By Audra Foster
This year, as part of Allies Week, comedian Heather Gold came to Gettysburg College and performed for a group of students who didn’t seem to know quite what to expect from the self-proclaimed “love child of Sarah Silverman and Rachel Maddow.” Equal parts raunchy, serious, awkward, and inspirational, her routine opened doors for the LGBTQQ community here on campus and opened the eyes of everyone less aware. It was more than just cracking jokes, mocking politicians, and making fun of people in the audience—although there was plenty of that too—it was an introduction to the life of Heather Gold, an extraordinary person.
She started by telling us about herself: what it was like growing up a Jew in Niagara Falls (which was a town built for a weekend’s stay, not nineteen years of life), going to Yale (which only had, like, one gay bar and it was scary) and then law school (she only went so she wouldn’t get kicked out of the country); her first kiss with a boy and her first kiss with a girl; her struggle to get pregnant and her recent divorce; her totally embarrassing crush on Sarah Palin. I could go on—she talked for three hours, although only a few (myself included) stayed the whole time.
Heather Gold saw the problem with Gettysburg College students after only a few slightly uncomfortable chuckles at some of her funniest, most queer material—we’re all, apparently, repressed, and need to get laid as soon as possible. She had gotten a chance to meet some of the members of Allies before the show, and they must have told her how difficult it was to be openly gay/bisexual on this campus (although it is surely true in many other places as well), particularly when it comes to meeting people, because by the end of the night (after nearly two hours of comedy, stories, and general chitchat) she was openly advocating for everyone to explore their queer side. She went around and asked everyone if they had ever been attracted to a member of the opposite sex, and, if so, would they consider a more serious relationship.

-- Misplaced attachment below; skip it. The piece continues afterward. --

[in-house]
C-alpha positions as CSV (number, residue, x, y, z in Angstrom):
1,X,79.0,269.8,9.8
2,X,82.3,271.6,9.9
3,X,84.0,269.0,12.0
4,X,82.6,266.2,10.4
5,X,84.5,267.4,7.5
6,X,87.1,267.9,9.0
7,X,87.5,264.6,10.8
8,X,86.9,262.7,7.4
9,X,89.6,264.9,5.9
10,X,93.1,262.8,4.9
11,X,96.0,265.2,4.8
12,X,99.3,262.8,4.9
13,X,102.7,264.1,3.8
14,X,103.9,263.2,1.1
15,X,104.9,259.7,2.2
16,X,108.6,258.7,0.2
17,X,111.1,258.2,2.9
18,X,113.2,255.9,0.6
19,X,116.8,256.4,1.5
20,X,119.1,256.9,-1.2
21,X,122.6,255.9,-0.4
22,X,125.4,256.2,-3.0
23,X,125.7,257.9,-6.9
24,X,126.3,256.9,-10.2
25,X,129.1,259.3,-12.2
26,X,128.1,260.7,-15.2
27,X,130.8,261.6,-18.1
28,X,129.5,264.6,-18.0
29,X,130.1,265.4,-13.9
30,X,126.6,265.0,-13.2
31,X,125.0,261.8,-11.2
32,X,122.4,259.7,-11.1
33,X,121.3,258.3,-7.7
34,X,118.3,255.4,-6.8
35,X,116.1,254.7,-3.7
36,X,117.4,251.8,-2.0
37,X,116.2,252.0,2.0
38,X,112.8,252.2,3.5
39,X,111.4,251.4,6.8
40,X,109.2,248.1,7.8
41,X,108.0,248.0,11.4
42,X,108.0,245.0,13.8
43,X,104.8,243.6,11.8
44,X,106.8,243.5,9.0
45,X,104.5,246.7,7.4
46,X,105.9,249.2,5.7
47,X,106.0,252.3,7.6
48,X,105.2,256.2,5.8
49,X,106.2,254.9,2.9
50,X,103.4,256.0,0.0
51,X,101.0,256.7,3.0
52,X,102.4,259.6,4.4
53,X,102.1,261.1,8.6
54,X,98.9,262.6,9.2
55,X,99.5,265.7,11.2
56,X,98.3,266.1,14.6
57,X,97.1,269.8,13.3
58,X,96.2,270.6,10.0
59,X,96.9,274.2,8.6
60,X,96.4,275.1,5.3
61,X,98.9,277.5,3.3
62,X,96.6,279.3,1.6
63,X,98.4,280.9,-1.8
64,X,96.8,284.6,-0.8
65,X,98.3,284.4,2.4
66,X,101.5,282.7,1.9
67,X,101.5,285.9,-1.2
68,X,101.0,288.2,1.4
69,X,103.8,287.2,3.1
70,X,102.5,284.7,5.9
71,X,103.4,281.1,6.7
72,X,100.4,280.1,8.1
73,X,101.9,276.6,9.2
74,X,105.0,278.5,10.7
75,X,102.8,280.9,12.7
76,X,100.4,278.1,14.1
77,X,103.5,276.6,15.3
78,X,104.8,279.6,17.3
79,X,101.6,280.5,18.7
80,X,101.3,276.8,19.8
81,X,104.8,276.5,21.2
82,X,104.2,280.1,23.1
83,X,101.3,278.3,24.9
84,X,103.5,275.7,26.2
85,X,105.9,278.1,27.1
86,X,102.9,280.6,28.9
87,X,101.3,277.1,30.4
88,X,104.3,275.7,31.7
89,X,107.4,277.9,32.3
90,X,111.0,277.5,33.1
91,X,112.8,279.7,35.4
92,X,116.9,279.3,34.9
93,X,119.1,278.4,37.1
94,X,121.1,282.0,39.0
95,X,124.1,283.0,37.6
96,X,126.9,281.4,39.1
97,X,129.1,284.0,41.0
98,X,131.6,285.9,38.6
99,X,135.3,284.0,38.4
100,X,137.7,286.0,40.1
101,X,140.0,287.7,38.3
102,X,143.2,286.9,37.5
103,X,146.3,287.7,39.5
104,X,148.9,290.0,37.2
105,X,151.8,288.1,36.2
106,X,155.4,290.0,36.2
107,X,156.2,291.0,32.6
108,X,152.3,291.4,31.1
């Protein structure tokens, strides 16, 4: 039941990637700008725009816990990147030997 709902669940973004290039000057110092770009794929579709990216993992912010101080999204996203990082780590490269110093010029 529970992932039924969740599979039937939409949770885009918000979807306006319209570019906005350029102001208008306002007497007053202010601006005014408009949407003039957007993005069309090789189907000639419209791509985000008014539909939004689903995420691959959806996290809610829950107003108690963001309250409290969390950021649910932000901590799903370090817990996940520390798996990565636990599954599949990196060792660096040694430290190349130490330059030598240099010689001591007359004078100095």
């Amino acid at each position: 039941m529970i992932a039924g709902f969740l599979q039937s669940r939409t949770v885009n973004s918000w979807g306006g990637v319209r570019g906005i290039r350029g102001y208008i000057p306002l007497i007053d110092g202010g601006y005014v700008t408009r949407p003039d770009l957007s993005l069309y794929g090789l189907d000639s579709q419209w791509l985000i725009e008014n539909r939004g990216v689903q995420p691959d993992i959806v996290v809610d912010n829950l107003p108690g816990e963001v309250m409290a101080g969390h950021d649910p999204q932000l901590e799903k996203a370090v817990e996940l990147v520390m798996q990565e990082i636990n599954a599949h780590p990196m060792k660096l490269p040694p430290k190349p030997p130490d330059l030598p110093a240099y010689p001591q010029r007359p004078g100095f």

Only she asked it in a much more blunt and to-the-point sort of way. Which may sound terrifying to some, but I found it incredibly liberating. So many people tiptoe around the issue of sexuality—it’s refreshing to meet someone who is willing to step right up to the plate and be direct about it. And she listened to everyone’s answers, and she accepted all of them, and she understood—not without a fair amount of innuendo and jocularity, which lightened what could have been a very tense atmosphere otherwise.
I think, for at least those fifteen or so people who stayed three hours to talk to Heather Gold—not even listen to or laugh at, but engage in authentic conversation with—her direct approach, her humor, and her interest in every individual was a welcome reprieve from an otherwise generally repressive atmosphere. The Safe Zones for the LGBTQQ community around campus are wonderful, there’s no denying that—but the fact that they have to exist at all is unfortunately not complimentary towards the attitude of the average Gettysburg College student. Heather Gold is someone who deserves the chance to speak to more than just an audience of people seeking acceptance: she needs to speak to those who deny it, because if anyone can raise awareness and support for the LGBTQQ (which stands for Lesbian, Gay, Bisexual, Transgender, Queer, and Questioning, in case you didn’t know) among us, she can. Her confidence in her sexuality and her own willingness to confront sexuality in others spread a little to everyone who saw her speak last Thursday: now it’s our job to pass it on a little further.